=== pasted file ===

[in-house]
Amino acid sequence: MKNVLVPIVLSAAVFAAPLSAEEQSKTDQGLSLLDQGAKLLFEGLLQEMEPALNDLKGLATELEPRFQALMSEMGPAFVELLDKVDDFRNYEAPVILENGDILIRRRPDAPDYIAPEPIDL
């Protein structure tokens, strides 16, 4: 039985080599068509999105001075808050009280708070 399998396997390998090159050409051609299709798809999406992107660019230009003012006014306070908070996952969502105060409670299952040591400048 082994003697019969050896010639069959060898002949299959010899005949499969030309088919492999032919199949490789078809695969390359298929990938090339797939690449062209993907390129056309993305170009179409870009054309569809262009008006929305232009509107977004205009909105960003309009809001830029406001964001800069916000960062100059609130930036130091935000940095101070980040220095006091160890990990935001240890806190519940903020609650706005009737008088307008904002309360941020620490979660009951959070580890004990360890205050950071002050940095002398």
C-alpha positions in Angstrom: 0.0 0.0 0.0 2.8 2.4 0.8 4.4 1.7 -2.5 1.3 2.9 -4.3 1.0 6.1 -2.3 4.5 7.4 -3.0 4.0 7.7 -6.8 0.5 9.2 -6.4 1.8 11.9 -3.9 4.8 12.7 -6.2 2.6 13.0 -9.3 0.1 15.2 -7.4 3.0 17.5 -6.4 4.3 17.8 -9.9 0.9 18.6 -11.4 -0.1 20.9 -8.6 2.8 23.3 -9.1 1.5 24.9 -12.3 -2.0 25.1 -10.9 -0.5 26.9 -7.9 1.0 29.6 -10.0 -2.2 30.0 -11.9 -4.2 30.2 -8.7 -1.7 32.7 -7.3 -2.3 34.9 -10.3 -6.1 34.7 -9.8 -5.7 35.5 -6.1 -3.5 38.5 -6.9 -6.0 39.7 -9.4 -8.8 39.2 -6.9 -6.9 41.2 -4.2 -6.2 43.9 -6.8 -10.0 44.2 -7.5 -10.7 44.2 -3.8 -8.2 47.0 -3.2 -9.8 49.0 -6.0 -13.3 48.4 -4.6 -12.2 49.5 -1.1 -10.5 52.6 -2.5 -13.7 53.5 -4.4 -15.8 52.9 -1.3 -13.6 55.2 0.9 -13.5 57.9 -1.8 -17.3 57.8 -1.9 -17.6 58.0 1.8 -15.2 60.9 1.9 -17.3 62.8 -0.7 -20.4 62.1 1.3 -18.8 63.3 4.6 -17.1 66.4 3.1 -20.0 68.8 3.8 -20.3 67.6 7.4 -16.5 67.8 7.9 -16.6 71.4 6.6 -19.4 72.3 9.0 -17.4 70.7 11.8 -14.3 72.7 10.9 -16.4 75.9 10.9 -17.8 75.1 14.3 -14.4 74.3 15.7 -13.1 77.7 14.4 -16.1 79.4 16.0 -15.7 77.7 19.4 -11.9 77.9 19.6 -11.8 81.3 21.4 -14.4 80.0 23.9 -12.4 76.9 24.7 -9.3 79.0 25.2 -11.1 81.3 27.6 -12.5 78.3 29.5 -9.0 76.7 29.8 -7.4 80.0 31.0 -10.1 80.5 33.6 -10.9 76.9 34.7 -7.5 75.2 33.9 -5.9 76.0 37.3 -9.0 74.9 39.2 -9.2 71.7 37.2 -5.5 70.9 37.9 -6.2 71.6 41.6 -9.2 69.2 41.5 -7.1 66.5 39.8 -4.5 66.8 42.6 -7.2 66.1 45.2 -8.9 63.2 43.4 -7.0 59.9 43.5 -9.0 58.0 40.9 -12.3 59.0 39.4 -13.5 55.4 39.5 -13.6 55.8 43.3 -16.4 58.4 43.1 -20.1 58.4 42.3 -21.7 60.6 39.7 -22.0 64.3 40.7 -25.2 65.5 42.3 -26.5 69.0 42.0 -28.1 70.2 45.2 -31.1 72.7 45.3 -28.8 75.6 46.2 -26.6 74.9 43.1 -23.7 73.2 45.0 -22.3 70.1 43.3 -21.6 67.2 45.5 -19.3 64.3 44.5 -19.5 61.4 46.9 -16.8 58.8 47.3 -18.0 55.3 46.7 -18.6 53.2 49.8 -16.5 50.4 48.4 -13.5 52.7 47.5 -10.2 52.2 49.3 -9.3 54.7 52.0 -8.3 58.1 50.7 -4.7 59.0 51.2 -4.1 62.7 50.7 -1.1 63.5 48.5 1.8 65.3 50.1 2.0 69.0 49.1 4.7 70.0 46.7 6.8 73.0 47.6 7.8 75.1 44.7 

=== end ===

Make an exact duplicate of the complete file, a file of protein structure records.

[in-house]
Amino acid sequence: MKNVLVPIVLSAAVFAAPLSAEEQSKTDQGLSLLDQGAKLLFEGLLQEMEPALNDLKGLATELEPRFQALMSEMGPAFVELLDKVDDFRNYEAPVILENGDILIRRRPDAPDYIAPEPIDL
């Protein structure tokens, strides 16, 4: 039985080599068509999105001075808050009280708070 399998396997390998090159050409051609299709798809999406992107660019230009003012006014306070908070996952969502105060409670299952040591400048 082994003697019969050896010639069959060898002949299959010899005949499969030309088919492999032919199949490789078809695969390359298929990938090339797939690449062209993907390129056309993305170009179409870009054309569809262009008006929305232009509107977004205009909105960003309009809001830029406001964001800069916000960062100059609130930036130091935000940095101070980040220095006091160890990990935001240890806190519940903020609650706005009737008088307008904002309360941020620490979660009951959070580890004990360890205050950071002050940095002398």
C-alpha positions in Angstrom: 0.0 0.0 0.0 2.8 2.4 0.8 4.4 1.7 -2.5 1.3 2.9 -4.3 1.0 6.1 -2.3 4.5 7.4 -3.0 4.0 7.7 -6.8 0.5 9.2 -6.4 1.8 11.9 -3.9 4.8 12.7 -6.2 2.6 13.0 -9.3 0.1 15.2 -7.4 3.0 17.5 -6.4 4.3 17.8 -9.9 0.9 18.6 -11.4 -0.1 20.9 -8.6 2.8 23.3 -9.1 1.5 24.9 -12.3 -2.0 25.1 -10.9 -0.5 26.9 -7.9 1.0 29.6 -10.0 -2.2 30.0 -11.9 -4.2 30.2 -8.7 -1.7 32.7 -7.3 -2.3 34.9 -10.3 -6.1 34.7 -9.8 -5.7 35.5 -6.1 -3.5 38.5 -6.9 -6.0 39.7 -9.4 -8.8 39.2 -6.9 -6.9 41.2 -4.2 -6.2 43.9 -6.8 -10.0 44.2 -7.5 -10.7 44.2 -3.8 -8.2 47.0 -3.2 -9.8 49.0 -6.0 -13.3 48.4 -4.6 -12.2 49.5 -1.1 -10.5 52.6 -2.5 -13.7 53.5 -4.4 -15.8 52.9 -1.3 -13.6 55.2 0.9 -13.5 57.9 -1.8 -17.3 57.8 -1.9 -17.6 58.0 1.8 -15.2 60.9 1.9 -17.3 62.8 -0.7 -20.4 62.1 1.3 -18.8 63.3 4.6 -17.1 66.4 3.1 -20.0 68.8 3.8 -20.3 67.6 7.4 -16.5 67.8 7.9 -16.6 71.4 6.6 -19.4 72.3 9.0 -17.4 70.7 11.8 -14.3 72.7 10.9 -16.4 75.9 10.9 -17.8 75.1 14.3 -14.4 74.3 15.7 -13.1 77.7 14.4 -16.1 79.4 16.0 -15.7 77.7 19.4 -11.9 77.9 19.6 -11.8 81.3 21.4 -14.4 80.0 23.9 -12.4 76.9 24.7 -9.3 79.0 25.2 -11.1 81.3 27.6 -12.5 78.3 29.5 -9.0 76.7 29.8 -7.4 80.0 31.0 -10.1 80.5 33.6 -10.9 76.9 34.7 -7.5 75.2 33.9 -5.9 76.0 37.3 -9.0 74.9 39.2 -9.2 71.7 37.2 -5.5 70.9 37.9 -6.2 71.6 41.6 -9.2 69.2 41.5 -7.1 66.5 39.8 -4.5 66.8 42.6 -7.2 66.1 45.2 -8.9 63.2 43.4 -7.0 59.9 43.5 -9.0 58.0 40.9 -12.3 59.0 39.4 -13.5 55.4 39.5 -13.6 55.8 43.3 -16.4 58.4 43.1 -20.1 58.4 42.3 -21.7 60.6 39.7 -22.0 64.3 40.7 -25.2 65.5 42.3 -26.5 69.0 42.0 -28.1 70.2 45.2 -31.1 72.7 45.3 -28.8 75.6 46.2 -26.6 74.9 43.1 -23.7 73.2 45.0 -22.3 70.1 43.3 -21.6 67.2 45.5 -19.3 64.3 44.5 -19.5 61.4 46.9 -16.8 58.8 47.3 -18.0 55.3 46.7 -18.6 53.2 49.8 -16.5 50.4 48.4 -13.5 52.7 47.5 -10.2 52.2 49.3 -9.3 54.7 52.0 -8.3 58.1 50.7 -4.7 59.0 51.2 -4.1 62.7 50.7 -1.1 63.5 48.5 1.8 65.3 50.1 2.0 69.0 49.1 4.7 70.0 46.7 6.8 73.0 47.6 7.8 75.1 44.7 